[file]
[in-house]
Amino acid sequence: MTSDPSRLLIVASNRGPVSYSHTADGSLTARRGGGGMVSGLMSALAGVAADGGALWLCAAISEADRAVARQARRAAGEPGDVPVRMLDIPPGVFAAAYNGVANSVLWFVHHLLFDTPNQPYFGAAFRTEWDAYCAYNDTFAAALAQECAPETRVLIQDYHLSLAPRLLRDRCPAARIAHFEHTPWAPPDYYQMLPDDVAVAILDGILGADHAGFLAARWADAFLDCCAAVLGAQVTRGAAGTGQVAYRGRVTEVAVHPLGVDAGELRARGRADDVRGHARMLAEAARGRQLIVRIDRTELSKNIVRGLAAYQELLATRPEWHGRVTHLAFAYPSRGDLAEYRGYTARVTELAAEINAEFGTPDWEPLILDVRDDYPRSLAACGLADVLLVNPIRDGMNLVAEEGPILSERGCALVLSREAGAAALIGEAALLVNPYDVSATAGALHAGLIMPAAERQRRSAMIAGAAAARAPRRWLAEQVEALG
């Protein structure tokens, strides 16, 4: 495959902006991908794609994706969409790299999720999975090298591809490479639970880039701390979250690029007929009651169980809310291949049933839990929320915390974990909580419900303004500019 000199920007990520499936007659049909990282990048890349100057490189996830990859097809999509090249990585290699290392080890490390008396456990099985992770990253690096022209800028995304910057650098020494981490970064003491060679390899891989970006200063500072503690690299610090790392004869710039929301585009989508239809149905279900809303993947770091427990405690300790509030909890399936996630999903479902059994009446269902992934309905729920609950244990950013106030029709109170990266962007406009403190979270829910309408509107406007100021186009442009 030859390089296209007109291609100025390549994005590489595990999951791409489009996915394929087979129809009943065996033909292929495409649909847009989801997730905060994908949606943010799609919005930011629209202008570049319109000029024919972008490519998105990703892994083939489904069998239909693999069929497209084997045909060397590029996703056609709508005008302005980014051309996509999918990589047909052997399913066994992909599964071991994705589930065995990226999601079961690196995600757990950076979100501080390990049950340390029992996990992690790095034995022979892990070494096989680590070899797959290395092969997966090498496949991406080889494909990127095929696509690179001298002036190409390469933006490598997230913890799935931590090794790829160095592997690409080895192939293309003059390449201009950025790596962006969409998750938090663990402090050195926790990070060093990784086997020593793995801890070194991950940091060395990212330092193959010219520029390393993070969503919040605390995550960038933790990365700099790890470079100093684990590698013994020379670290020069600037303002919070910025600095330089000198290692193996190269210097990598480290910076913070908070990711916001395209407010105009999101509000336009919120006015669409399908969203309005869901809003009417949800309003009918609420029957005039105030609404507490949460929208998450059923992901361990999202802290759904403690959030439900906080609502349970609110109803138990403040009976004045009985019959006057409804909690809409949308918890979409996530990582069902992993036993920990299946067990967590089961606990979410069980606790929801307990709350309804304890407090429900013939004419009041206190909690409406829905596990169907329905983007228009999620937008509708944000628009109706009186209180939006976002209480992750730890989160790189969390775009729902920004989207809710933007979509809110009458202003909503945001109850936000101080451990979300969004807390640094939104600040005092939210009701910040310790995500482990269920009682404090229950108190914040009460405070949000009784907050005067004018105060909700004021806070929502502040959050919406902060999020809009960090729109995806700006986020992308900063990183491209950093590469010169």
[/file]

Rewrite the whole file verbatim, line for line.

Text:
[in-house]
Amino acid sequence: MTSDPSRLLIVASNRGPVSYSHTADGSLTARRGGGGMVSGLMSALAGVAADGGALWLCAAISEADRAVARQARRAAGEPGDVPVRMLDIPPGVFAAAYNGVANSVLWFVHHLLFDTPNQPYFGAAFRTEWDAYCAYNDTFAAALAQECAPETRVLIQDYHLSLAPRLLRDRCPAARIAHFEHTPWAPPDYYQMLPDDVAVAILDGILGADHAGFLAARWADAFLDCCAAVLGAQVTRGAAGTGQVAYRGRVTEVAVHPLGVDAGELRARGRADDVRGHARMLAEAARGRQLIVRIDRTELSKNIVRGLAAYQELLATRPEWHGRVTHLAFAYPSRGDLAEYRGYTARVTELAAEINAEFGTPDWEPLILDVRDDYPRSLAACGLADVLLVNPIRDGMNLVAEEGPILSERGCALVLSREAGAAALIGEAALLVNPYDVSATAGALHAGLIMPAAERQRRSAMIAGAAAARAPRRWLAEQVEALG
């Protein structure tokens, strides 16, 4: 495959902006991908794609994706969409790299999720999975090298591809490479639970880039701390979250690029007929009651169980809310291949049933839990929320915390974990909580419900303004500019 000199920007990520499936007659049909990282990048890349100057490189996830990859097809999509090249990585290699290392080890490390008396456990099985992770990253690096022209800028995304910057650098020494981490970064003491060679390899891989970006200063500072503690690299610090790392004869710039929301585009989508239809149905279900809303993947770091427990405690300790509030909890399936996630999903479902059994009446269902992934309905729920609950244990950013106030029709109170990266962007406009403190979270829910309408509107406007100021186009442009 030859390089296209007109291609100025390549994005590489595990999951791409489009996915394929087979129809009943065996033909292929495409649909847009989801997730905060994908949606943010799609919005930011629209202008570049319109000029024919972008490519998105990703892994083939489904069998239909693999069929497209084997045909060397590029996703056609709508005008302005980014051309996509999918990589047909052997399913066994992909599964071991994705589930065995990226999601079961690196995600757990950076979100501080390990049950340390029992996990992690790095034995022979892990070494096989680590070899797959290395092969997966090498496949991406080889494909990127095929696509690179001298002036190409390469933006490598997230913890799935931590090794790829160095592997690409080895192939293309003059390449201009950025790596962006969409998750938090663990402090050195926790990070060093990784086997020593793995801890070194991950940091060395990212330092193959010219520029390393993070969503919040605390995550960038933790990365700099790890470079100093684990590698013994020379670290020069600037303002919070910025600095330089000198290692193996190269210097990598480290910076913070908070990711916001395209407010105009999101509000336009919120006015669409399908969203309005869901809003009417949800309003009918609420029957005039105030609404507490949460929208998450059923992901361990999202802290759904403690959030439900906080609502349970609110109803138990403040009976004045009985019959006057409804909690809409949308918890979409996530990582069902992993036993920990299946067990967590089961606990979410069980606790929801307990709350309804304890407090429900013939004419009041206190909690409406829905596990169907329905983007228009999620937008509708944000628009109706009186209180939006976002209480992750730890989160790189969390775009729902920004989207809710933007979509809110009458202003909503945001109850936000101080451990979300969004807390640094939104600040005092939210009701910040310790995500482990269920009682404090229950108190914040009460405070949000009784907050005067004018105060909700004021806070929502502040959050919406902060999020809009960090729109995806700006986020992308900063990183491209950093590469010169």